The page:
China's producer price inflation cooled for the first time in seven months in March as iron ore and coal prices tumbled, pressured by fears that domestic demand is not strong enough to absorb surging supplies of steel.
The producer price index (PPI) rose 7.6 percent from a year earlier, in line with economists' expectations for a moderation from the previous month's gain of 7.8 percent.
China's consumer price index (CPI) rose 0.9 percent from a year earlier, edging up from February's 0.8 percent but slightly below analysts' forecasts, the National Bureau of Statistics said on Wednesday.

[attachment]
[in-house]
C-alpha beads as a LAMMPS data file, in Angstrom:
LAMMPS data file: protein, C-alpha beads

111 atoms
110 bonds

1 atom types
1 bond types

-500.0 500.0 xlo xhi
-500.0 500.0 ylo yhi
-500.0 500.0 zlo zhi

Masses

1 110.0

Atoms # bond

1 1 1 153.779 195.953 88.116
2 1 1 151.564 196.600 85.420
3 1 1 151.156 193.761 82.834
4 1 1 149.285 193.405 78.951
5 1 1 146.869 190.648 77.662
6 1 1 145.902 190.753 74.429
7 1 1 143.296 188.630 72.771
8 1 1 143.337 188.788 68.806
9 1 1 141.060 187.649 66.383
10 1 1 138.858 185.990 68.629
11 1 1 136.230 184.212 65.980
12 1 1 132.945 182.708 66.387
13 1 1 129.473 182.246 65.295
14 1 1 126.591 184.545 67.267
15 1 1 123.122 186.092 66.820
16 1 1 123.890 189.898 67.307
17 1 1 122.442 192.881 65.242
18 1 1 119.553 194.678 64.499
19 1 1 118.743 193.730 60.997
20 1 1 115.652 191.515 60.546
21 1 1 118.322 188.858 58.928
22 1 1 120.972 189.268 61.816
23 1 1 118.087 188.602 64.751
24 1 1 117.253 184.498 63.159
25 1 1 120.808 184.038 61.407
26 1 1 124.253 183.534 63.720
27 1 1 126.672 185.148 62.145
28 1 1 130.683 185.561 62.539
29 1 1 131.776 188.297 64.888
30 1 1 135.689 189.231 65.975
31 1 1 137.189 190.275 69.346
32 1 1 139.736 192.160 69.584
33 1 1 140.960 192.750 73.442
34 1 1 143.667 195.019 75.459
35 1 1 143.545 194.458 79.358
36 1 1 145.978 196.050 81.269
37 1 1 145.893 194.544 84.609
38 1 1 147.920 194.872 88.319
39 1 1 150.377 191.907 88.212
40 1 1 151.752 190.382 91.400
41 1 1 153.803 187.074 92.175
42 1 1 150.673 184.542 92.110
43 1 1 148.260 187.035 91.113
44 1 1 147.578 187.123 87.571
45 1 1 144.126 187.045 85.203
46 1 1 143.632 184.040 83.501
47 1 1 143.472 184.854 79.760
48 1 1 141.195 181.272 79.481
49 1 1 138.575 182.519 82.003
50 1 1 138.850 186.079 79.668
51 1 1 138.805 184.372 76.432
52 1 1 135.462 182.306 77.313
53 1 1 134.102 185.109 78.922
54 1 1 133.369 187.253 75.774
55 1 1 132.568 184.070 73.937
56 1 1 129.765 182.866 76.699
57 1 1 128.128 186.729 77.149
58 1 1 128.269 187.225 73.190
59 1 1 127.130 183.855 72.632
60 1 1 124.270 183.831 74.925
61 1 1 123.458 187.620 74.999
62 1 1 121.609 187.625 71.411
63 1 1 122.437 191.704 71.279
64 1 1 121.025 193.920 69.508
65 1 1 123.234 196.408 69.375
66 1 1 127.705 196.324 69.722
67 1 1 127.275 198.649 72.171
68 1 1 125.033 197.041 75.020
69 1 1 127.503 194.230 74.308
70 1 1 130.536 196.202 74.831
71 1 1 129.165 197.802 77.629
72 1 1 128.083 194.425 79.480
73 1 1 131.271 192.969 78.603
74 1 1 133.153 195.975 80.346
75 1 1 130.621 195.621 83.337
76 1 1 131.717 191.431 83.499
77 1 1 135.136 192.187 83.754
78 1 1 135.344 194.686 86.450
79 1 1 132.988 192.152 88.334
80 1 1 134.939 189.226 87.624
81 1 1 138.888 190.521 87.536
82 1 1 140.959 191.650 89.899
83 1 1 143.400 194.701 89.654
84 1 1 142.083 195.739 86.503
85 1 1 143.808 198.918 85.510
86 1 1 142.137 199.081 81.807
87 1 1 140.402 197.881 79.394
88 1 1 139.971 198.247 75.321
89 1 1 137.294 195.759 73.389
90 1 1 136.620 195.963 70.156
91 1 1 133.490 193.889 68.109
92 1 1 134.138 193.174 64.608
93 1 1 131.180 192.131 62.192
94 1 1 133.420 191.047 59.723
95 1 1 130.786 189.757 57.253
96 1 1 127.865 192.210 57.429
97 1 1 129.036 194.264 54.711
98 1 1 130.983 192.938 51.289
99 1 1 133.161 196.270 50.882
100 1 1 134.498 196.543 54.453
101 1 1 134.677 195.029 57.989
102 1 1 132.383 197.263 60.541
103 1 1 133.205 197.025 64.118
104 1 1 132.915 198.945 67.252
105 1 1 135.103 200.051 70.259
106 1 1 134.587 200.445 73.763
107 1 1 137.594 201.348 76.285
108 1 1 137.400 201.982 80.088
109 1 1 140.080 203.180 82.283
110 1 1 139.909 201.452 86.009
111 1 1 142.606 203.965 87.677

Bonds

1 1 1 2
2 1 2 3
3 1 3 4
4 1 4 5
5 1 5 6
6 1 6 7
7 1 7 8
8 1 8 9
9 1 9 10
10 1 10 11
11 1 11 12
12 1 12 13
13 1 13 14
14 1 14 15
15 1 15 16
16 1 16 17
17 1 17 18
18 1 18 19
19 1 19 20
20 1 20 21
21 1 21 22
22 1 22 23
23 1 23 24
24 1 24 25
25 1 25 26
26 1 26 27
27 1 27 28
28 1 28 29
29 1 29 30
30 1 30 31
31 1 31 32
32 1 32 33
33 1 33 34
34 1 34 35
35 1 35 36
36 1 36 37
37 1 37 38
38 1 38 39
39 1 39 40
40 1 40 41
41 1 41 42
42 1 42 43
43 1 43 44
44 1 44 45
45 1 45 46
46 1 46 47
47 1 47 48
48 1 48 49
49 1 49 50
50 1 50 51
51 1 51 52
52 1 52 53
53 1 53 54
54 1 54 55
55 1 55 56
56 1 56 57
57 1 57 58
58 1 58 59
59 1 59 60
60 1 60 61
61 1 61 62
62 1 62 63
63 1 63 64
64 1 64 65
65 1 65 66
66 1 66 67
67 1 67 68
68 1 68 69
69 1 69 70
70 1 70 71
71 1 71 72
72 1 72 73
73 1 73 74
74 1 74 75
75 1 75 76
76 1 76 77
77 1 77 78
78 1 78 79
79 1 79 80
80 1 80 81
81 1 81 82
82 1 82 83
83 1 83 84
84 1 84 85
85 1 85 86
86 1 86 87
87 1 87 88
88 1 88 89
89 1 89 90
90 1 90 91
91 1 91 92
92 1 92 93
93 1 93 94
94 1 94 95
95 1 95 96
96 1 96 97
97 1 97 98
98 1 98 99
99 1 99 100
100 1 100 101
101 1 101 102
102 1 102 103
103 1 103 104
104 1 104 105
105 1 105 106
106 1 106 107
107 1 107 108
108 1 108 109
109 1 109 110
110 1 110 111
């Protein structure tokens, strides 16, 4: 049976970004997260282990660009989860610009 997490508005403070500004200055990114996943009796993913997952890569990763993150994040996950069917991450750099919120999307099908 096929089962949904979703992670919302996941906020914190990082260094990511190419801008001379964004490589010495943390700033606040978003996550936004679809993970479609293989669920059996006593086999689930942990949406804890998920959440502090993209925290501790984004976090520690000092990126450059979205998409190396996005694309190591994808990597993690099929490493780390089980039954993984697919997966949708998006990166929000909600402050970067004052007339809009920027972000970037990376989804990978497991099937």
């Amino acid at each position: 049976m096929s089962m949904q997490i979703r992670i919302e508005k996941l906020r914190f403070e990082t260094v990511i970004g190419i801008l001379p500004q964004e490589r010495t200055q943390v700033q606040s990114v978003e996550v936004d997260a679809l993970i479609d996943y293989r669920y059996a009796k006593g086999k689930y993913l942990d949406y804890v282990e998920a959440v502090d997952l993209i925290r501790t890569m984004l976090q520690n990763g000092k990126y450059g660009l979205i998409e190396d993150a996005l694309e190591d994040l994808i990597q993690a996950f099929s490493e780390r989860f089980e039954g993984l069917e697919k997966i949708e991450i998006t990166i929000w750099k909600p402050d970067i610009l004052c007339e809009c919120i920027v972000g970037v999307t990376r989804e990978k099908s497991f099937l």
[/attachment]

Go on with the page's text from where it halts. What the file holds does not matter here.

Analysts polled by Reuters had predicted March consumer price inflation would edge up to 1.0 percent but remain well within the central bank's comfort zone, giving it room to continue with a gradual pace of monetary policy tightening without risking crimping economic growth.
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